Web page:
Here’s a bird that’s traveled quite a long distance from home.  Officials here in Texas have found a pink flamingo that escaped from a zoo in Kansas over 15 years ago.

Back in June of 2005, a nasty thunderstorm hit the Sedgwick County Zoo in Wichita, Kansas.   Prior to the storm’s arrival, the zoo had acquired 39 African flamingos.  During the course of the storm two of the 39 birds, decided to make a break for it and escape to freedom.  Zoo employees had not clipped the flamingos’ wings, since the birds had just recently arrived before the storm hit.  If the bird’s wings were clipped, then they would not have been able to escape from the zoo.

A couple of weeks ago, an environmental activist down in Port Lavaca, Texas discovered the pink flamingo, and filmed it on video.  After reviewing the video, officials were able to identify it’s leg band which said No. 492.  They were then able to confirm that this is one of the African pink flamingos who escaped from the Sedgwick County Zoo in Kansas.

Get our free mobile app

Since escaping the Sedgwick County Zoo over 15 years ago, this particular flamingo has also been seen in both Wisconsin, and Louisiana.  In fact, this particular flamingo has been to the Lone Star State before, although it has been a couple of years since his last visit.  Unfortunately, the second bird who escaped hasn’t been seen since he departed the zoo.  It is unknown if the other flamingo is still alive or not.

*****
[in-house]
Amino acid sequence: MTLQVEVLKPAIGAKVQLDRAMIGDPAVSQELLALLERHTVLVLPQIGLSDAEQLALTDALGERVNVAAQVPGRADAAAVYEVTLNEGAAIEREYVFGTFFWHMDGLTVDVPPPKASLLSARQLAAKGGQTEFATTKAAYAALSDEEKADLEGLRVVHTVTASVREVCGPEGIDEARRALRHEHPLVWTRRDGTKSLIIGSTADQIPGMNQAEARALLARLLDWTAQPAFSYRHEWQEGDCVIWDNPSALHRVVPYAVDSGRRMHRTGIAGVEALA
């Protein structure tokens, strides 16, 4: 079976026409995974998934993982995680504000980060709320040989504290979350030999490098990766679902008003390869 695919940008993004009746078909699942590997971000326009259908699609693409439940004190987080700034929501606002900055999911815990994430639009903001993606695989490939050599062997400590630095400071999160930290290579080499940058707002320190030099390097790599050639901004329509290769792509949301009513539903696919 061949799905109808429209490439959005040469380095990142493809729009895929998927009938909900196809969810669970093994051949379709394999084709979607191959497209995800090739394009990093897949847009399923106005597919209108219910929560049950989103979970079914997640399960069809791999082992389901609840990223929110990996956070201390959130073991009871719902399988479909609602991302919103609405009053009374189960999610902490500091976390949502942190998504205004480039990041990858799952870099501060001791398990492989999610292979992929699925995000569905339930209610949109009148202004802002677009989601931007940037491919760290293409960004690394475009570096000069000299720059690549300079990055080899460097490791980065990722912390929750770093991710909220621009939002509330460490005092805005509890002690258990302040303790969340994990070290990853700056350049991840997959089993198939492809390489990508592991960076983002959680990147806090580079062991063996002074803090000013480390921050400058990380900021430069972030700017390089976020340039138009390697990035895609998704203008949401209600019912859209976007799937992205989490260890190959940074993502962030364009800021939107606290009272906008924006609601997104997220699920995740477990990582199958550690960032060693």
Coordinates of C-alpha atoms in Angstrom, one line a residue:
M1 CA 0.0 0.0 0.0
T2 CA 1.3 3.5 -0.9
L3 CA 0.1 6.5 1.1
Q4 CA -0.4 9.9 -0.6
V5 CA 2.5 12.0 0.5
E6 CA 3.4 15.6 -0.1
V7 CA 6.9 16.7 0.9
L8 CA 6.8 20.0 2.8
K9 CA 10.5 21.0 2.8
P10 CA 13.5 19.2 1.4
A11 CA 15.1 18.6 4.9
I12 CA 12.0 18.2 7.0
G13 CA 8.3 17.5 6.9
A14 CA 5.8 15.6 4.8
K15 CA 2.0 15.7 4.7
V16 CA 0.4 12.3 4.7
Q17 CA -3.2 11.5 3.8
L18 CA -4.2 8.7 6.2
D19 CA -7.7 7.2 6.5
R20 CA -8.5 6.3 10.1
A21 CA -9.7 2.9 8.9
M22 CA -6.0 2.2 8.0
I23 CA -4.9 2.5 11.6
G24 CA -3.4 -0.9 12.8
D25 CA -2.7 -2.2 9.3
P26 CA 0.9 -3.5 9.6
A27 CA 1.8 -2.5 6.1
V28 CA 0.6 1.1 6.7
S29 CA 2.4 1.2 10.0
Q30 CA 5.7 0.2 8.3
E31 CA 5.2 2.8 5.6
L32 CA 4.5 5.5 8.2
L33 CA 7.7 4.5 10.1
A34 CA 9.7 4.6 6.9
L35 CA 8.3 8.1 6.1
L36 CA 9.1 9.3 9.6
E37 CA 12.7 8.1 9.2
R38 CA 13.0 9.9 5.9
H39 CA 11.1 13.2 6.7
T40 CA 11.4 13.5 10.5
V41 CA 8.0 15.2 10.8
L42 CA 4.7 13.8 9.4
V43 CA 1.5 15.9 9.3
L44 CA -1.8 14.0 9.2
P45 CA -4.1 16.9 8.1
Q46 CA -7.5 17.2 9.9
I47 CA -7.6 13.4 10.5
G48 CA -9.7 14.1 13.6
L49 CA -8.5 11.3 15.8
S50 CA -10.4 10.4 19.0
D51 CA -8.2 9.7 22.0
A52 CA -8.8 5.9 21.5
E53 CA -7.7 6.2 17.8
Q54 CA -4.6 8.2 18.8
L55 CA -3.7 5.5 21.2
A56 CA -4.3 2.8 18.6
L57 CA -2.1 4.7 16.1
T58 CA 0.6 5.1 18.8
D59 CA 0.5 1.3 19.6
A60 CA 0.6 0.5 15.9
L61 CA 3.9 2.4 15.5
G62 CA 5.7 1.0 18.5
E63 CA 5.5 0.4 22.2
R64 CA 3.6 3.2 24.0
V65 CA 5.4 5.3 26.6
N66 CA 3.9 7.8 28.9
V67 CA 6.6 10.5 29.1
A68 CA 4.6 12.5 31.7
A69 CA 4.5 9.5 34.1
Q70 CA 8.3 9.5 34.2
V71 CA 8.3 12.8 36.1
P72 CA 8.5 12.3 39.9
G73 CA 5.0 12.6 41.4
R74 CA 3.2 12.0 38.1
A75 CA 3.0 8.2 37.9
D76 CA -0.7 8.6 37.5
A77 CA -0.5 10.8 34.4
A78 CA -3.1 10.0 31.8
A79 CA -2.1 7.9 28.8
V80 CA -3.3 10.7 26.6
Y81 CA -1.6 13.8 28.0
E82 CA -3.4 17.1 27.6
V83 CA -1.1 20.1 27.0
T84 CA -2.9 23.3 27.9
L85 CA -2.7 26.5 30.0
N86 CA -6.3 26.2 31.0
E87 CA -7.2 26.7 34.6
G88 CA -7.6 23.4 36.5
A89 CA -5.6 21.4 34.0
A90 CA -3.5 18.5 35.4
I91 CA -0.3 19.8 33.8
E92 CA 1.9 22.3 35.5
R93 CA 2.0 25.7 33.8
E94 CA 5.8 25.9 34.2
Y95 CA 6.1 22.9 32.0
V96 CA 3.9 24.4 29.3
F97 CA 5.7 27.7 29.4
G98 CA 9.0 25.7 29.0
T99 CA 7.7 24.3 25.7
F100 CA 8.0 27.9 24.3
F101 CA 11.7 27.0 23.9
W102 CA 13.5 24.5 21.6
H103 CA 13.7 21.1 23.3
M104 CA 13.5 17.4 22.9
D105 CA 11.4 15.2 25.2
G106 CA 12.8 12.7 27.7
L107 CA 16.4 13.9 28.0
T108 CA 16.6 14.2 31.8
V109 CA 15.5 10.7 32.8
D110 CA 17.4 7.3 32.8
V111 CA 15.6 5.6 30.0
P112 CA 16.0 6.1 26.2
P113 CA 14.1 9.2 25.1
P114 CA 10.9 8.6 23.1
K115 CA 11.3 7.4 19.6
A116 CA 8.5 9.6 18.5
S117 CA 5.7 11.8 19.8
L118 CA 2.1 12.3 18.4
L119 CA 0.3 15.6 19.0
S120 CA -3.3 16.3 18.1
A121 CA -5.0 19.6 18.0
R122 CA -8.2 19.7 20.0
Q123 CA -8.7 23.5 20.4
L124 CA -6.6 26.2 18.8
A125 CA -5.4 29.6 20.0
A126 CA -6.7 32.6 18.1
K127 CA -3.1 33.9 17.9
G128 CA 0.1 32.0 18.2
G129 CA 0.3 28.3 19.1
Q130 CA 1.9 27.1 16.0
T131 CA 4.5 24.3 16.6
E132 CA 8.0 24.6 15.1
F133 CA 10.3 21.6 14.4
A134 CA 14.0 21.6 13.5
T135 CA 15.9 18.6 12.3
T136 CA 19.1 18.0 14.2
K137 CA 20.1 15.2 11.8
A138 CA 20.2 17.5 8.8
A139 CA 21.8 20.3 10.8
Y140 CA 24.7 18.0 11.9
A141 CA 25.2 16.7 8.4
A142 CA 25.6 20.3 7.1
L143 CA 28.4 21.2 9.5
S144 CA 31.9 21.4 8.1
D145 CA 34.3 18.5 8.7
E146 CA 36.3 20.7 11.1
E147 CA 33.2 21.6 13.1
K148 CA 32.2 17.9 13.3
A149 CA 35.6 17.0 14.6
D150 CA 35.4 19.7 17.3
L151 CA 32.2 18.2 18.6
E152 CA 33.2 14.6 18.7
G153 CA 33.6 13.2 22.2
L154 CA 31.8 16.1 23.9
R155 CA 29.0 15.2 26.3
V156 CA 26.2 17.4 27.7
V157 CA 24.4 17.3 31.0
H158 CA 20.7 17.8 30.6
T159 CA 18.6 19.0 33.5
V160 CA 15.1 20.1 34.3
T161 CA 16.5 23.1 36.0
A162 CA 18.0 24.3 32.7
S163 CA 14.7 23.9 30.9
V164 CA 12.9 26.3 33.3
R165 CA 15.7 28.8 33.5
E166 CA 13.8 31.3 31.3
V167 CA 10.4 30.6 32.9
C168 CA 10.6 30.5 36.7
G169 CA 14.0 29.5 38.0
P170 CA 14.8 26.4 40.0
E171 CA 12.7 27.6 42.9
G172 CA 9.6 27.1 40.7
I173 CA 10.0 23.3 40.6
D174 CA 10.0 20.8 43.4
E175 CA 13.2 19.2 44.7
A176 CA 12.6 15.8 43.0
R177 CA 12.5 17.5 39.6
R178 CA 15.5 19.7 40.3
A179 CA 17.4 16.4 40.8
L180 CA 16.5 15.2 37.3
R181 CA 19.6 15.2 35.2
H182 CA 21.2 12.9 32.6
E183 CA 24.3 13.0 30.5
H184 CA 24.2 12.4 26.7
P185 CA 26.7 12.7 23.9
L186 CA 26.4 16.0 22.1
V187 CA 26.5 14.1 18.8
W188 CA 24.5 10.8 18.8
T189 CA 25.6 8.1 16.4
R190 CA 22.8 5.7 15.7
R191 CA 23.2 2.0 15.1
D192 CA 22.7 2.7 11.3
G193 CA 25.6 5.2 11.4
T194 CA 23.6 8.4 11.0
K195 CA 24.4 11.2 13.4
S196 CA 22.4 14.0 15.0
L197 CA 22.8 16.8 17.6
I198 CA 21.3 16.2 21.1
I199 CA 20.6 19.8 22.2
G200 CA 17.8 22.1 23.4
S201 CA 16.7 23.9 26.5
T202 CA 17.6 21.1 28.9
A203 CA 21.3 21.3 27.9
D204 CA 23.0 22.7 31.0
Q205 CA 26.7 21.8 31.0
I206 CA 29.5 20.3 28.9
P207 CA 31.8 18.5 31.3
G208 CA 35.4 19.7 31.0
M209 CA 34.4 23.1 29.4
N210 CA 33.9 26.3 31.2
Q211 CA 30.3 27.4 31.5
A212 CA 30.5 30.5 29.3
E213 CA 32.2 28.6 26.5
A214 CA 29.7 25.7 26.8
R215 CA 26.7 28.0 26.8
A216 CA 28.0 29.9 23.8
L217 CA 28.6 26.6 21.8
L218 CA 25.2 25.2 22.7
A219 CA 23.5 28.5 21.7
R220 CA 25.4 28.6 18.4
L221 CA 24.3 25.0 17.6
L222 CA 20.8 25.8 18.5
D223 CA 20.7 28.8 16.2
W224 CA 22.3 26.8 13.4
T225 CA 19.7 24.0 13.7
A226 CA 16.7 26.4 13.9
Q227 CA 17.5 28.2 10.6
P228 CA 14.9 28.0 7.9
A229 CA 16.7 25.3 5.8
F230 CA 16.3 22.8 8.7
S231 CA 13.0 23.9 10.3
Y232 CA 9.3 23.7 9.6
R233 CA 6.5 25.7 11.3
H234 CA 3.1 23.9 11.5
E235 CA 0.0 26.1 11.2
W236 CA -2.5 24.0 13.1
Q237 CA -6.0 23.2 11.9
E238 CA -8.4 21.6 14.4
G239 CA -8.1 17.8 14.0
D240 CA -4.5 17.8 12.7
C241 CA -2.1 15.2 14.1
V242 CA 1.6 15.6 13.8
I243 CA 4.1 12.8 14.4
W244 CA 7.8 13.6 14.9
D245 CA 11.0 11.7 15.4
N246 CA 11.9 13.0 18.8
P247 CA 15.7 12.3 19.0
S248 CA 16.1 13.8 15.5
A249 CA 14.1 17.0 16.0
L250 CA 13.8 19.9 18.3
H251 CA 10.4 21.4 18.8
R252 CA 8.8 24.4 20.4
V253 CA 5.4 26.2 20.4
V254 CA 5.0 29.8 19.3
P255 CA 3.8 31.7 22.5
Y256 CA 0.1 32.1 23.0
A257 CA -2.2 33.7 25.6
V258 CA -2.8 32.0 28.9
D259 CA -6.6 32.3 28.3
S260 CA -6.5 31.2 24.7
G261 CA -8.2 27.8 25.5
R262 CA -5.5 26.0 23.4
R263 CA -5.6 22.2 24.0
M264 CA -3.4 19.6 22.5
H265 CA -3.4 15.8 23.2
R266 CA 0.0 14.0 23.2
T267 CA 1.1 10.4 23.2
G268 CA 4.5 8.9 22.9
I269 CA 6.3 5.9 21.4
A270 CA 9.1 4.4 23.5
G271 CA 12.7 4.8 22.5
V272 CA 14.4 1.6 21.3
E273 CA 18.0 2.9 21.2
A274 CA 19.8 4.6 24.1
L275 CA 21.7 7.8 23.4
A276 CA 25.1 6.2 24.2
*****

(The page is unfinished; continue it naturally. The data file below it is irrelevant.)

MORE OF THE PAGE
Even though one of the two escaped flamingos has been found, the Sedgwick County Zoo will not attempt to retrieve it.  According to zoo officials, there is no way to reacquire the bird without disturbing other wildlife surrounding the bird.

LOOK: Stunning animal photos from around the world

From grazing Tibetan antelope to migrating monarch butterflies, these 50 photos of wildlife around the world capture the staggering grace of the animal kingdom. The forthcoming gallery runs sequentially from air to land to water, and focuses on birds, land mammals, aquatic life, and insects as they work in pairs or groups, or sometimes all on their own.

LOOK: 30 fascinating facts about sleep in the animal kingdom

WATCH OUT: These are the deadliest animals in the world